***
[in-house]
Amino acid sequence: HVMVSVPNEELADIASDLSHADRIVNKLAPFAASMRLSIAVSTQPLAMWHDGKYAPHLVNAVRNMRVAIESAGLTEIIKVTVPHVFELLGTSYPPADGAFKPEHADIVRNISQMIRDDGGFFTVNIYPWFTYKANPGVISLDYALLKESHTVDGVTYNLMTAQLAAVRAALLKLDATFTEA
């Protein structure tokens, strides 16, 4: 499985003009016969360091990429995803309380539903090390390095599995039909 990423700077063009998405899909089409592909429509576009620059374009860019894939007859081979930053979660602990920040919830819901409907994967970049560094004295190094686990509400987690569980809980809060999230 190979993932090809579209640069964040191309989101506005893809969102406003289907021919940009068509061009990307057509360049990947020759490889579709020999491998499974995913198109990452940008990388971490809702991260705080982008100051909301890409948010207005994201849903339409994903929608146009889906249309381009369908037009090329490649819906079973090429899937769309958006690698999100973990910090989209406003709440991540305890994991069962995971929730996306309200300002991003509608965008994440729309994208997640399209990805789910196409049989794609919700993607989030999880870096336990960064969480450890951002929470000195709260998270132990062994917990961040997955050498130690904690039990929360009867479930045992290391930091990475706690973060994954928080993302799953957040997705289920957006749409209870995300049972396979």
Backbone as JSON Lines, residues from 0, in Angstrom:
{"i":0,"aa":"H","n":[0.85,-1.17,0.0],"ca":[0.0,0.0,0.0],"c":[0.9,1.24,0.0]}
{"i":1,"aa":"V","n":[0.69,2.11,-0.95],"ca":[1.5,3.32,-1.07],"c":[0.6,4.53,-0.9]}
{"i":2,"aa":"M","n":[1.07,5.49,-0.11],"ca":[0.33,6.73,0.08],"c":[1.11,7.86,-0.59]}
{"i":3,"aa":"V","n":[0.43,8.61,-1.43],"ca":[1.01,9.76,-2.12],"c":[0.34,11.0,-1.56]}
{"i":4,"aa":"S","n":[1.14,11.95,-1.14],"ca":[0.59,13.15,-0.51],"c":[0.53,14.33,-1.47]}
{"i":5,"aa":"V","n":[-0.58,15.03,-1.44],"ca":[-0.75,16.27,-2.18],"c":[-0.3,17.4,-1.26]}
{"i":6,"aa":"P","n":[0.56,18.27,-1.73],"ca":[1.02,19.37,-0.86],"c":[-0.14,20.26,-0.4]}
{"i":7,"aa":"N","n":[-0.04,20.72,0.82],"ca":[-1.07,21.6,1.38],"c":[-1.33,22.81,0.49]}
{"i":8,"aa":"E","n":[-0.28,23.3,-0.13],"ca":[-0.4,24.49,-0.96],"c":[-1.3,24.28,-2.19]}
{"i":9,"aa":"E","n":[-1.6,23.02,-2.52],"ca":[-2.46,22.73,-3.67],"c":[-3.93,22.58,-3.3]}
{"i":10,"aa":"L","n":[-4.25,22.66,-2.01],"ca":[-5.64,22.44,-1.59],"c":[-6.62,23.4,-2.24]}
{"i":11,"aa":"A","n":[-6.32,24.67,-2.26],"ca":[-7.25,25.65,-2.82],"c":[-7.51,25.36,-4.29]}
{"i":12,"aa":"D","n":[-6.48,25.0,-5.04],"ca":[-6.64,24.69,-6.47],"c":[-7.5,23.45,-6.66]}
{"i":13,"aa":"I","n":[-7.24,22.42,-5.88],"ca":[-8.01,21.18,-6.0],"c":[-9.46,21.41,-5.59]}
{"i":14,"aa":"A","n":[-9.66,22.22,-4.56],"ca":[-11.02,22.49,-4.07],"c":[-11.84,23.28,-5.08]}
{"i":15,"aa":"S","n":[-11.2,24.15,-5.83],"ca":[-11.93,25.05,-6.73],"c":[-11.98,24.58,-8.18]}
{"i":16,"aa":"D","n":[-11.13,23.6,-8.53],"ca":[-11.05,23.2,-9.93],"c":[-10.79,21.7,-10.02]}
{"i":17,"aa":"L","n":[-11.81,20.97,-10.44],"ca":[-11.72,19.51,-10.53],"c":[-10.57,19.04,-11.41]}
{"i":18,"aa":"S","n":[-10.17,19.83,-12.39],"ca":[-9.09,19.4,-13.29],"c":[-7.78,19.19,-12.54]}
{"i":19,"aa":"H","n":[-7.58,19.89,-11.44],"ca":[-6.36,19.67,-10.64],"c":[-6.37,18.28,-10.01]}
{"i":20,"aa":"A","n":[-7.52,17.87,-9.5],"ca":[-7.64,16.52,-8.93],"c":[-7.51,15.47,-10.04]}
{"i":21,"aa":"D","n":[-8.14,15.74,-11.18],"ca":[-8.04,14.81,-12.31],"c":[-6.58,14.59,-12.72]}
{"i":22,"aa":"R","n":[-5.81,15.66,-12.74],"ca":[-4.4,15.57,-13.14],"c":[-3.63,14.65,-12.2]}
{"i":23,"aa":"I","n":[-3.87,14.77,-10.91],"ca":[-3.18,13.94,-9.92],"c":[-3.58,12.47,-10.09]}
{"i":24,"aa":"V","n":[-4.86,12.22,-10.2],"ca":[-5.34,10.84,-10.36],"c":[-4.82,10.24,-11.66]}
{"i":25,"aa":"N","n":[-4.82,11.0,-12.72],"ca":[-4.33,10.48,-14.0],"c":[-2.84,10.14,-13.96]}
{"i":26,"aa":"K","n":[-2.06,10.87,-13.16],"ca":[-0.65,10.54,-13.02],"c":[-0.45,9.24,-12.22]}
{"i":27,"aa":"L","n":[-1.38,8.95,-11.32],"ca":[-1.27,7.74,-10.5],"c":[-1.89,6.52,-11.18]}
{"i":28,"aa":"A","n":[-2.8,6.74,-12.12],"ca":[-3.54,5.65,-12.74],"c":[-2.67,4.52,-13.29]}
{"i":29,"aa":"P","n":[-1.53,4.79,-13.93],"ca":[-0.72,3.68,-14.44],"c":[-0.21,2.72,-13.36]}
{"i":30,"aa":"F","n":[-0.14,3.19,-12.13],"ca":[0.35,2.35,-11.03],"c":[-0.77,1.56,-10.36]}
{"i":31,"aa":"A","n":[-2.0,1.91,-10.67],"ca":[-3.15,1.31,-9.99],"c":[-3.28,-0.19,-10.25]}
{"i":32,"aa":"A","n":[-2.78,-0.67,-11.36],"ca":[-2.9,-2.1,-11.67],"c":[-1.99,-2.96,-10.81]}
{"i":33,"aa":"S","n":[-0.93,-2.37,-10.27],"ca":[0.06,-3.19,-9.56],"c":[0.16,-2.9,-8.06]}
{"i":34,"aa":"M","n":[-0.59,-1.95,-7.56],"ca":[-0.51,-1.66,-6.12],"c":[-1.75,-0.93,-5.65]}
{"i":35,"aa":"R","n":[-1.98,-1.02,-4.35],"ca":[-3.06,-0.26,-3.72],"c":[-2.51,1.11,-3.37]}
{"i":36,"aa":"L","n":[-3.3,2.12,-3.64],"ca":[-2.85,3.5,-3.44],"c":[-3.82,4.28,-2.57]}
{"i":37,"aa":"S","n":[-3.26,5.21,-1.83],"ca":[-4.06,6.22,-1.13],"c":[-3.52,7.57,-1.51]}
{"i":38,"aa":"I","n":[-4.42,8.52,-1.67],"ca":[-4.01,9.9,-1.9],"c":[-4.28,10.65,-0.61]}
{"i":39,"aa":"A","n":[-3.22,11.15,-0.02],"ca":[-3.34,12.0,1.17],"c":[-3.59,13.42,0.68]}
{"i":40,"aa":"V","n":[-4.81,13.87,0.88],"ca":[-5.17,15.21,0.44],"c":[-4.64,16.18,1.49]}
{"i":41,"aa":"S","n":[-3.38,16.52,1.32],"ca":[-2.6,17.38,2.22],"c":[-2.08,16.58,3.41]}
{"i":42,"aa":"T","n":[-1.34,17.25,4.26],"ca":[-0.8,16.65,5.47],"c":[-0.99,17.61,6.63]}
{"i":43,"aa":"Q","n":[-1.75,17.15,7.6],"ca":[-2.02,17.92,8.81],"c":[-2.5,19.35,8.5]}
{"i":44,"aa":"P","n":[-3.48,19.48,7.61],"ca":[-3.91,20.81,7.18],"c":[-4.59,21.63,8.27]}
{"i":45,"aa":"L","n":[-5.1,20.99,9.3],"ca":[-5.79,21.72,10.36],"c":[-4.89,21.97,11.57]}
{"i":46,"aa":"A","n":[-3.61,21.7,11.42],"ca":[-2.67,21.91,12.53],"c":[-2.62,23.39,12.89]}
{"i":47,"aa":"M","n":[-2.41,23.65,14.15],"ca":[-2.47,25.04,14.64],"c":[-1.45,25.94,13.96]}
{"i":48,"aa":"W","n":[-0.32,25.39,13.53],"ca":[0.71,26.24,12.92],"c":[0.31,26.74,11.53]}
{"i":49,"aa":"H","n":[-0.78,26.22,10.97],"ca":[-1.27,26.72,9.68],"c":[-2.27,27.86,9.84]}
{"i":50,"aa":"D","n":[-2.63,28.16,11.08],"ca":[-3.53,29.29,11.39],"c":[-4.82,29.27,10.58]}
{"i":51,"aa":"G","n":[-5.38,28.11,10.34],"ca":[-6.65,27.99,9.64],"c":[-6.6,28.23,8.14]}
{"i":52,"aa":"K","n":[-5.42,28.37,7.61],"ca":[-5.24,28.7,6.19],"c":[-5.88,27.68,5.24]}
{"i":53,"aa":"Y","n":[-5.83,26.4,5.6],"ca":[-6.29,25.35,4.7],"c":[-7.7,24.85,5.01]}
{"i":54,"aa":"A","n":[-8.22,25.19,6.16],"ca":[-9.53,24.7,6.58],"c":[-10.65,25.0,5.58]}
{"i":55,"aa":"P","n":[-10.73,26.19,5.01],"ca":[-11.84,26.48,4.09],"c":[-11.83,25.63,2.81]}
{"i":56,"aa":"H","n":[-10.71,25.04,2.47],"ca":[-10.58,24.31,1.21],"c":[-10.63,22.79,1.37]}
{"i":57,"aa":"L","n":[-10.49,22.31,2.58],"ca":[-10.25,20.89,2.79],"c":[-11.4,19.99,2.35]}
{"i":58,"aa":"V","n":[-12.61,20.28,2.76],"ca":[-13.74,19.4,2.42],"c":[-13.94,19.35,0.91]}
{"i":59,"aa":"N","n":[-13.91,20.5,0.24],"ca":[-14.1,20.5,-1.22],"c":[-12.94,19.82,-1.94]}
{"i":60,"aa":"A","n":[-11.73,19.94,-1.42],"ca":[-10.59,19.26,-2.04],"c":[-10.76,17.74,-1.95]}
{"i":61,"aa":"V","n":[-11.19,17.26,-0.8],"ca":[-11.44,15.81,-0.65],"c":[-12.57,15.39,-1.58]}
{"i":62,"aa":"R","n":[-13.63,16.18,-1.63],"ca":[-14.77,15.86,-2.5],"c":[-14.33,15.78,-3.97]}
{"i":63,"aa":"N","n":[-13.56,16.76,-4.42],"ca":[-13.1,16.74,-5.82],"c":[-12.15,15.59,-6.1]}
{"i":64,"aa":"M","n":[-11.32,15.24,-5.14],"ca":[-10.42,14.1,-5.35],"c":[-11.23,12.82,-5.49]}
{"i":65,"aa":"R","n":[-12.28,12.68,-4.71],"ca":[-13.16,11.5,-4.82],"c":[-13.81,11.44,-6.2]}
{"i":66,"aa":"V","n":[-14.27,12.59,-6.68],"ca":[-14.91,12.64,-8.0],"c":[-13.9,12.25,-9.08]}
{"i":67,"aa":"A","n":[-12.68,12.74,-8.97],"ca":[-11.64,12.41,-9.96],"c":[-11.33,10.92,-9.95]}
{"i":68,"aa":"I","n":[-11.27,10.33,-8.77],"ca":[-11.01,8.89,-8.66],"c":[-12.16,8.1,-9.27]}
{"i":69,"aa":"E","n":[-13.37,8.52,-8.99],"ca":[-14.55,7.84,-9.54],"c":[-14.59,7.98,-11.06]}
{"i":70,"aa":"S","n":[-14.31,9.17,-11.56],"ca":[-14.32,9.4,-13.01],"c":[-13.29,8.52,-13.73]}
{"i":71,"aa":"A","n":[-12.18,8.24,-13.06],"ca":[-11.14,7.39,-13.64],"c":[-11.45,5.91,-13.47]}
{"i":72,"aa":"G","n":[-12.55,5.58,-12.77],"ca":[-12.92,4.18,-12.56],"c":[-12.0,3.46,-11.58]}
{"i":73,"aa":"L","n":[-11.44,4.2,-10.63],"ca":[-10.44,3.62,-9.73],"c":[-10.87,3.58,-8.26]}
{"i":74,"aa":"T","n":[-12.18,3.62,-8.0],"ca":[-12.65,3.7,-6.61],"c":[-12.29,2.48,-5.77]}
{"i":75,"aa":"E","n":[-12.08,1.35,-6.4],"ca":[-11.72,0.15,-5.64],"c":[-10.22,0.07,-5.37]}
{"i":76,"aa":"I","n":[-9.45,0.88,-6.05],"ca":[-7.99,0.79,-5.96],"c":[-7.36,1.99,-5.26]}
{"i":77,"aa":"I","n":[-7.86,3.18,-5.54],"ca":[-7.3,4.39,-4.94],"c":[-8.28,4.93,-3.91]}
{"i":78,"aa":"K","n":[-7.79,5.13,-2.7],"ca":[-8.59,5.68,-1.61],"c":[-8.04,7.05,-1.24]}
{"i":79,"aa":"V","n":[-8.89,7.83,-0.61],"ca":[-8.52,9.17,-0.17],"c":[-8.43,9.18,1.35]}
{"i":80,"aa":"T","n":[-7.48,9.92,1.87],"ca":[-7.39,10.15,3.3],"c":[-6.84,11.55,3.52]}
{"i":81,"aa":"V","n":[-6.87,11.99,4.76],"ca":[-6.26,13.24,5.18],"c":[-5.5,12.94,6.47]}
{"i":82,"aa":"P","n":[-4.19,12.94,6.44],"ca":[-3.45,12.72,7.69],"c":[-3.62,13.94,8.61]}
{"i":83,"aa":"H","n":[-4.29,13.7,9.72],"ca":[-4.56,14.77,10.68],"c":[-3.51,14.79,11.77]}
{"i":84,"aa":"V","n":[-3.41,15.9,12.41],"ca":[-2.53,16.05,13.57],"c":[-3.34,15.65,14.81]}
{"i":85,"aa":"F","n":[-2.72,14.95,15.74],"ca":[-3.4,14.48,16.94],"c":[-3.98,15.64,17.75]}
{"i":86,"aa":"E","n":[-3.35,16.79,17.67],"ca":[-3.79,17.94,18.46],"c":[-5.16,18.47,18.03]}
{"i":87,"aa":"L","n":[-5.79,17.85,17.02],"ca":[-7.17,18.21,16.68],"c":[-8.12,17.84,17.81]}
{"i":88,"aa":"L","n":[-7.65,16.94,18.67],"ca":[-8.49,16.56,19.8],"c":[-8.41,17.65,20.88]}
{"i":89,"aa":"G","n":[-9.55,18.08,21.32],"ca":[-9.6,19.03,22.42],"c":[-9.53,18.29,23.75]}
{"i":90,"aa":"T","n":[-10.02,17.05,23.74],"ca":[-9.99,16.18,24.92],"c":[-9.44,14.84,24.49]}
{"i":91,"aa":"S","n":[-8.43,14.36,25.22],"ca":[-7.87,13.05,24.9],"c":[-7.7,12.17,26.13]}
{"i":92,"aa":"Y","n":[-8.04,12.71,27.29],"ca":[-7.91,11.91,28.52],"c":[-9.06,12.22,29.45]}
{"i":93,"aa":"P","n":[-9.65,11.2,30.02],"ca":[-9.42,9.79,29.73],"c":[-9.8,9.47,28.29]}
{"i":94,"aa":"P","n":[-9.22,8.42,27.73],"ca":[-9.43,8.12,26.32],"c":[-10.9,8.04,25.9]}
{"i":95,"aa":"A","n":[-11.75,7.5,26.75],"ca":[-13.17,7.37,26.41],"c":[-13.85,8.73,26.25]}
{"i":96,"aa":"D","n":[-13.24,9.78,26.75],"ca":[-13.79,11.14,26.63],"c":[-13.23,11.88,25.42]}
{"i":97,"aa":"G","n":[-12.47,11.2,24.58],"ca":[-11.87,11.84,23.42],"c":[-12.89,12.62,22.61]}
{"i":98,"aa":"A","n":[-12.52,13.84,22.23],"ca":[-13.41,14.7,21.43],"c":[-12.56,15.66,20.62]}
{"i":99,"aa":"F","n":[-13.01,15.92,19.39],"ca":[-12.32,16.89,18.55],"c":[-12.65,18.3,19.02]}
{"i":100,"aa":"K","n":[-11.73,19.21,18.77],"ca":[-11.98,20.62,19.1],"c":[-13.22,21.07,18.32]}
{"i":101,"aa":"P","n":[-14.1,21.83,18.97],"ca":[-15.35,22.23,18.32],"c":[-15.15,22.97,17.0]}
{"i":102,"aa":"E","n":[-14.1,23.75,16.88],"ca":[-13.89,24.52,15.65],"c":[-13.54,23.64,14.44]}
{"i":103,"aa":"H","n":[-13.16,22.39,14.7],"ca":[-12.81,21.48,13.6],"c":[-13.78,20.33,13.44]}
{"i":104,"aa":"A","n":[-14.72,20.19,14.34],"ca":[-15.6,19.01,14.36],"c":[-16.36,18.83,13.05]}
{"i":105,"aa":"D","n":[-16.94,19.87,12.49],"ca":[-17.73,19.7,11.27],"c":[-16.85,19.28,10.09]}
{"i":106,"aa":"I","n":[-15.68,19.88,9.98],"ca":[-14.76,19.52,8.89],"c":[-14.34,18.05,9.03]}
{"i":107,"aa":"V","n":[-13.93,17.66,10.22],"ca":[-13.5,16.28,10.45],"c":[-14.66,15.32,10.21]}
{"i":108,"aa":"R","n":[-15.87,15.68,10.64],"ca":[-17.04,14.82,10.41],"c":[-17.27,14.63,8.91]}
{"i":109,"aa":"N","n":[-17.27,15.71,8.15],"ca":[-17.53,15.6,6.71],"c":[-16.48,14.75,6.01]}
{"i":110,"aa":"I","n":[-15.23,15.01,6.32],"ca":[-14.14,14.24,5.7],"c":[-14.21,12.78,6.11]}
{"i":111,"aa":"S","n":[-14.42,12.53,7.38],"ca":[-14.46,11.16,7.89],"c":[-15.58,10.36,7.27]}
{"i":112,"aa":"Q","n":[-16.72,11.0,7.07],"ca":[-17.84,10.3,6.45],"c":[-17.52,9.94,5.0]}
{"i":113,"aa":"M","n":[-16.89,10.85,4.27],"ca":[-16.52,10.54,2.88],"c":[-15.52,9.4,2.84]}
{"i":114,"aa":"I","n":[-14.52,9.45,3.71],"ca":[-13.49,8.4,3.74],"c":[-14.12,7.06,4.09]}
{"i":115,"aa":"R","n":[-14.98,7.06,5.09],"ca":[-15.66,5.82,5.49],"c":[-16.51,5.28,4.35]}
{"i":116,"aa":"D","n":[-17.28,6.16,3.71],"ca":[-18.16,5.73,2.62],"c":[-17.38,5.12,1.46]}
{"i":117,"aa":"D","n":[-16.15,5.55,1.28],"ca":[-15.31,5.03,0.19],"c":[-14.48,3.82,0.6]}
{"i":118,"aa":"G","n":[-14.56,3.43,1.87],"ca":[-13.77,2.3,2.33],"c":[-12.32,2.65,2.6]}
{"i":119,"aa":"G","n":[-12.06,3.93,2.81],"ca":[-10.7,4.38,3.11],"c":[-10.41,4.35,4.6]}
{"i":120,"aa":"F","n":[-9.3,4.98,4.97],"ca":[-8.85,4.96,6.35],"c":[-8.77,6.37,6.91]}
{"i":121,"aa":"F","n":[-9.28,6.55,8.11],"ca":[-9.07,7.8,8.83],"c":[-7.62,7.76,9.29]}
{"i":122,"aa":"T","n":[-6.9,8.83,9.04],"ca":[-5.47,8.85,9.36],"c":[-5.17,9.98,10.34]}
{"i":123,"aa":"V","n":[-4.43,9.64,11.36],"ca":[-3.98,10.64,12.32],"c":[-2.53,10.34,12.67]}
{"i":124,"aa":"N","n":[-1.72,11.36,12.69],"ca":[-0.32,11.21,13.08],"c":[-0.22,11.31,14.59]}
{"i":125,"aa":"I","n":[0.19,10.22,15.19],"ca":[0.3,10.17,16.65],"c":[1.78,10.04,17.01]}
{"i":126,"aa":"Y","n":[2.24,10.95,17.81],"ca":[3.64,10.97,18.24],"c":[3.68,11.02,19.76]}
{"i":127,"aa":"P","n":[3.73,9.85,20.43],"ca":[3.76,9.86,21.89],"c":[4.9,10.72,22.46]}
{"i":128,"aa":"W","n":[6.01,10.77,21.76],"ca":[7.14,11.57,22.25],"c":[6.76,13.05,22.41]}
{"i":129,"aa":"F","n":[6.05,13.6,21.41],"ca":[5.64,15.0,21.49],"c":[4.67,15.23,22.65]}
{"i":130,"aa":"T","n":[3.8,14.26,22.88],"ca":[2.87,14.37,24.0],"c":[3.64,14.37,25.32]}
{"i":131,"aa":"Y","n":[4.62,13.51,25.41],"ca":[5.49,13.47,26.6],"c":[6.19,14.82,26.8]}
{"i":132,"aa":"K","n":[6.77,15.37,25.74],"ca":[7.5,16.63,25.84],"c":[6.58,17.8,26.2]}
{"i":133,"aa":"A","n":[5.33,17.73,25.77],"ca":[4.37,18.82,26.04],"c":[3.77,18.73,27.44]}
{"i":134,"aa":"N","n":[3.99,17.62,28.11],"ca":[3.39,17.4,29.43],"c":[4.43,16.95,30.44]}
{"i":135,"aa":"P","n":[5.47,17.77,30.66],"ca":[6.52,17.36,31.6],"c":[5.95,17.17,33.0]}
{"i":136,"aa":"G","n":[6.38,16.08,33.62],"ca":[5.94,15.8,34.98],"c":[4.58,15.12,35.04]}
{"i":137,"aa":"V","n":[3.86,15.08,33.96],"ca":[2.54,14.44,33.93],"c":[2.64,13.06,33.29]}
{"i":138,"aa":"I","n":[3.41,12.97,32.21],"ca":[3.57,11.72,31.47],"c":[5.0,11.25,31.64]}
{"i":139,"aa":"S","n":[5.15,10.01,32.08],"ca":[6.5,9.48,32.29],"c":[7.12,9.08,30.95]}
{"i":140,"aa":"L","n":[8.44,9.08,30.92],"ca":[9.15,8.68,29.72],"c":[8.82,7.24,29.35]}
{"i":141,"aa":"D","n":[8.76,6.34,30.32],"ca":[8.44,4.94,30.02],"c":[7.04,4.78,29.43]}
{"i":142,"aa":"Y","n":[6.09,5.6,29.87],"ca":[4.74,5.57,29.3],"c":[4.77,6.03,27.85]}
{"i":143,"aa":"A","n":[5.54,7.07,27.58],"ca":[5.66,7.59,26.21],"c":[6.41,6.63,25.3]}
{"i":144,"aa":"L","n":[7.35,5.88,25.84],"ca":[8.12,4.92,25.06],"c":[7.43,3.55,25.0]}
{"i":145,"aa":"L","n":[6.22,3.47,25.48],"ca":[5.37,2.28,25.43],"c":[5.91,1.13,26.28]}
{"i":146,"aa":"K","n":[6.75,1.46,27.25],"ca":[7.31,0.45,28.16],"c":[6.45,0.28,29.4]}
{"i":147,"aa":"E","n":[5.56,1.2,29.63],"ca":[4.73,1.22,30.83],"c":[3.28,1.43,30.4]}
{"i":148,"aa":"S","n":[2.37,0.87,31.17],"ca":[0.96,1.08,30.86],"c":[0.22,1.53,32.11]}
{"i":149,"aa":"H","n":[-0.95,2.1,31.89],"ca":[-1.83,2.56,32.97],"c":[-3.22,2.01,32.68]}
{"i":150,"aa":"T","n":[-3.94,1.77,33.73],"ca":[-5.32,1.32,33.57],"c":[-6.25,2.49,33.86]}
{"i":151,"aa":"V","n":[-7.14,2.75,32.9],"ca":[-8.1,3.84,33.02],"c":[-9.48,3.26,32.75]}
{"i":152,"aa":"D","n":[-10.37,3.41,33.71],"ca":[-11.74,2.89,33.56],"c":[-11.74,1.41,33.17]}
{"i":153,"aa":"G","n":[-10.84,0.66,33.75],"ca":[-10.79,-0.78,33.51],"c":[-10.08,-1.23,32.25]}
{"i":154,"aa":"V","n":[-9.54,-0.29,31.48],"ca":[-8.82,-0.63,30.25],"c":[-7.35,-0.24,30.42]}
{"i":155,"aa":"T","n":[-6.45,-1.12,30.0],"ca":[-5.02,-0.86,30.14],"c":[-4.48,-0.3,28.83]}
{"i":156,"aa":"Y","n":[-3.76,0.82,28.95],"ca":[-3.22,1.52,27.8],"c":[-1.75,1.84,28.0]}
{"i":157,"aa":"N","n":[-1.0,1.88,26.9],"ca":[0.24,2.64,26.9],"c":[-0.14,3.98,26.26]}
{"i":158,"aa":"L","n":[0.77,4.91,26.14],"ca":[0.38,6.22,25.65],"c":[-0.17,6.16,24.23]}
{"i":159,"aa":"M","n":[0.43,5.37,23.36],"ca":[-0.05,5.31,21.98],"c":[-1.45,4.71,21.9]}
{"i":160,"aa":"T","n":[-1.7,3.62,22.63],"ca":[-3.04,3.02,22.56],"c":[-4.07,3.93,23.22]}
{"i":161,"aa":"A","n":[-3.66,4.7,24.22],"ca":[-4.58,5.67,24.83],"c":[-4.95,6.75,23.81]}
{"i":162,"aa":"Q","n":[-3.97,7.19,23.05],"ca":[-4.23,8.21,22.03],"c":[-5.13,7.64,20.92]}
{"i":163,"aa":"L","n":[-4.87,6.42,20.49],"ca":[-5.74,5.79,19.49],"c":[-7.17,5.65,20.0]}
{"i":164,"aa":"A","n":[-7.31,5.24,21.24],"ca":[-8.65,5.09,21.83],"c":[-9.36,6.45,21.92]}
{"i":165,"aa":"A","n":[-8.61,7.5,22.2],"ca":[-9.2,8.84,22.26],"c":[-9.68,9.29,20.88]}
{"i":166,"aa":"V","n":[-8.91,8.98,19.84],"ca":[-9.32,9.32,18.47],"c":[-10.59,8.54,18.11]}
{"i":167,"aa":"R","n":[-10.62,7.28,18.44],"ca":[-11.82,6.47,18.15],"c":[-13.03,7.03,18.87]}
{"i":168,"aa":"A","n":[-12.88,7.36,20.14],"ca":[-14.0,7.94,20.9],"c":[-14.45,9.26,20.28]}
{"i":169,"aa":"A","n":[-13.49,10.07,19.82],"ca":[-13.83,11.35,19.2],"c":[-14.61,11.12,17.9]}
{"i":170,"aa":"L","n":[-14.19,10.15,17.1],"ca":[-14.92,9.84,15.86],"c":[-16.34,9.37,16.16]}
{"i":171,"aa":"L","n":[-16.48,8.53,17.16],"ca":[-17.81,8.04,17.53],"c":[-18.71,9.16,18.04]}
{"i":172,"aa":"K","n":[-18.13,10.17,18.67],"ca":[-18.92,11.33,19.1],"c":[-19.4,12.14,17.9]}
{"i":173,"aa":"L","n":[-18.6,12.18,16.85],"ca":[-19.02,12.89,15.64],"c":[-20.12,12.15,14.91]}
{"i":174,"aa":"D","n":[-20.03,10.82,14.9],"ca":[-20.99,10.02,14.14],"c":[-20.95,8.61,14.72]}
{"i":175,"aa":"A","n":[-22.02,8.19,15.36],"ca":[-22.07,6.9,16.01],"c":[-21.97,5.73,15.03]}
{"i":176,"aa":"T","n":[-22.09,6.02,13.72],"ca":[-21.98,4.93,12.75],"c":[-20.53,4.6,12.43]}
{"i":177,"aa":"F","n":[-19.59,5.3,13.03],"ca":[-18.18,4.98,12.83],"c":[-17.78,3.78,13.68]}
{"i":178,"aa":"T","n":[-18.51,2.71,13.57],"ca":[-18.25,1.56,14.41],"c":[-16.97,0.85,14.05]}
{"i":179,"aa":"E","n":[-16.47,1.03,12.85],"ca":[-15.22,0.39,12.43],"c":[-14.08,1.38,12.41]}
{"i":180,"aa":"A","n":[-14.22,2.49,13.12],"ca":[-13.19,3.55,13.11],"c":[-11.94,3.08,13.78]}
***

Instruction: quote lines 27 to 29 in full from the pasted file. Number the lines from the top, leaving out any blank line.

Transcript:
{"i":22,"aa":"R","n":[-5.81,15.66,-12.74],"ca":[-4.4,15.57,-13.14],"c":[-3.63,14.65,-12.2]}
{"i":23,"aa":"I","n":[-3.87,14.77,-10.91],"ca":[-3.18,13.94,-9.92],"c":[-3.58,12.47,-10.09]}
{"i":24,"aa":"V","n":[-4.86,12.22,-10.2],"ca":[-5.34,10.84,-10.36],"c":[-4.82,10.24,-11.66]}